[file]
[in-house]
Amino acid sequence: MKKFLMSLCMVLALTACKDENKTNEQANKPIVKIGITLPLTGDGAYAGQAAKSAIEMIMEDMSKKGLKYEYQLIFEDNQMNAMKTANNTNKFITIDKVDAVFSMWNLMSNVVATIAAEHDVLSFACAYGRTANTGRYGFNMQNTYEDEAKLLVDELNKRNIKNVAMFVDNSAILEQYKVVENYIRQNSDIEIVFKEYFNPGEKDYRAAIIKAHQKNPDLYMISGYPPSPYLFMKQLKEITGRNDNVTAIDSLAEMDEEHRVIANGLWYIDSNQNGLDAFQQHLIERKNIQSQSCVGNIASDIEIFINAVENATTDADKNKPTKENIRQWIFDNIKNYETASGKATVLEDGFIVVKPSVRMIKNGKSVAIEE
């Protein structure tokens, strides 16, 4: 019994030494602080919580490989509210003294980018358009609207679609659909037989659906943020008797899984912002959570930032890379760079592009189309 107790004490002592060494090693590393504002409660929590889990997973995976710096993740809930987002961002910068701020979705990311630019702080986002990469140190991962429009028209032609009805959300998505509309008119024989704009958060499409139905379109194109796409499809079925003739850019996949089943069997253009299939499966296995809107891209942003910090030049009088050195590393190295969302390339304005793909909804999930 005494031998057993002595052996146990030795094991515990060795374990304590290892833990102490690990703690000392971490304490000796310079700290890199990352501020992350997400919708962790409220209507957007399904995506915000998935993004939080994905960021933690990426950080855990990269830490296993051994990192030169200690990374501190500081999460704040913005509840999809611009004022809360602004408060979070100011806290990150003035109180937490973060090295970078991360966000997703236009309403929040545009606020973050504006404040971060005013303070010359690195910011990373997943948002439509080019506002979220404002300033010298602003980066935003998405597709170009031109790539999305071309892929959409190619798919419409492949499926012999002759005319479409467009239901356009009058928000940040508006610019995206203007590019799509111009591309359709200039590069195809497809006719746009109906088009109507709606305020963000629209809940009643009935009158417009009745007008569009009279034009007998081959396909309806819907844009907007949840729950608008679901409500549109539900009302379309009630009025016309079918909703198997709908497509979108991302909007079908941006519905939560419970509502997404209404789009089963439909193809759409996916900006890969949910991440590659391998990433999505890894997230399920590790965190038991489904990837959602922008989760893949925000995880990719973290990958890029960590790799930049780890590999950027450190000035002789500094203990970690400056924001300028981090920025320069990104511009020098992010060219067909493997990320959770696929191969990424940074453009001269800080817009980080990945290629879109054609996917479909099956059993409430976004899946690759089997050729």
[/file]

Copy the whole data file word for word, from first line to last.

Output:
[in-house]
Amino acid sequence: MKKFLMSLCMVLALTACKDENKTNEQANKPIVKIGITLPLTGDGAYAGQAAKSAIEMIMEDMSKKGLKYEYQLIFEDNQMNAMKTANNTNKFITIDKVDAVFSMWNLMSNVVATIAAEHDVLSFACAYGRTANTGRYGFNMQNTYEDEAKLLVDELNKRNIKNVAMFVDNSAILEQYKVVENYIRQNSDIEIVFKEYFNPGEKDYRAAIIKAHQKNPDLYMISGYPPSPYLFMKQLKEITGRNDNVTAIDSLAEMDEEHRVIANGLWYIDSNQNGLDAFQQHLIERKNIQSQSCVGNIASDIEIFINAVENATTDADKNKPTKENIRQWIFDNIKNYETASGKATVLEDGFIVVKPSVRMIKNGKSVAIEE
């Protein structure tokens, strides 16, 4: 019994030494602080919580490989509210003294980018358009609207679609659909037989659906943020008797899984912002959570930032890379760079592009189309 107790004490002592060494090693590393504002409660929590889990997973995976710096993740809930987002961002910068701020979705990311630019702080986002990469140190991962429009028209032609009805959300998505509309008119024989704009958060499409139905379109194109796409499809079925003739850019996949089943069997253009299939499966296995809107891209942003910090030049009088050195590393190295969302390339304005793909909804999930 005494031998057993002595052996146990030795094991515990060795374990304590290892833990102490690990703690000392971490304490000796310079700290890199990352501020992350997400919708962790409220209507957007399904995506915000998935993004939080994905960021933690990426950080855990990269830490296993051994990192030169200690990374501190500081999460704040913005509840999809611009004022809360602004408060979070100011806290990150003035109180937490973060090295970078991360966000997703236009309403929040545009606020973050504006404040971060005013303070010359690195910011990373997943948002439509080019506002979220404002300033010298602003980066935003998405597709170009031109790539999305071309892929959409190619798919419409492949499926012999002759005319479409467009239901356009009058928000940040508006610019995206203007590019799509111009591309359709200039590069195809497809006719746009109906088009109507709606305020963000629209809940009643009935009158417009009745007008569009009279034009007998081959396909309806819907844009907007949840729950608008679901409500549109539900009302379309009630009025016309079918909703198997709908497509979108991302909007079908941006519905939560419970509502997404209404789009089963439909193809759409996916900006890969949910991440590659391998990433999505890894997230399920590790965190038991489904990837959602922008989760893949925000995880990719973290990958890029960590790799930049780890590999950027450190000035002789500094203990970690400056924001300028981090920025320069990104511009020098992010060219067909493997990320959770696929191969990424940074453009001269800080817009980080990945290629879109054609996917479909099956059993409430976004899946690759089997050729």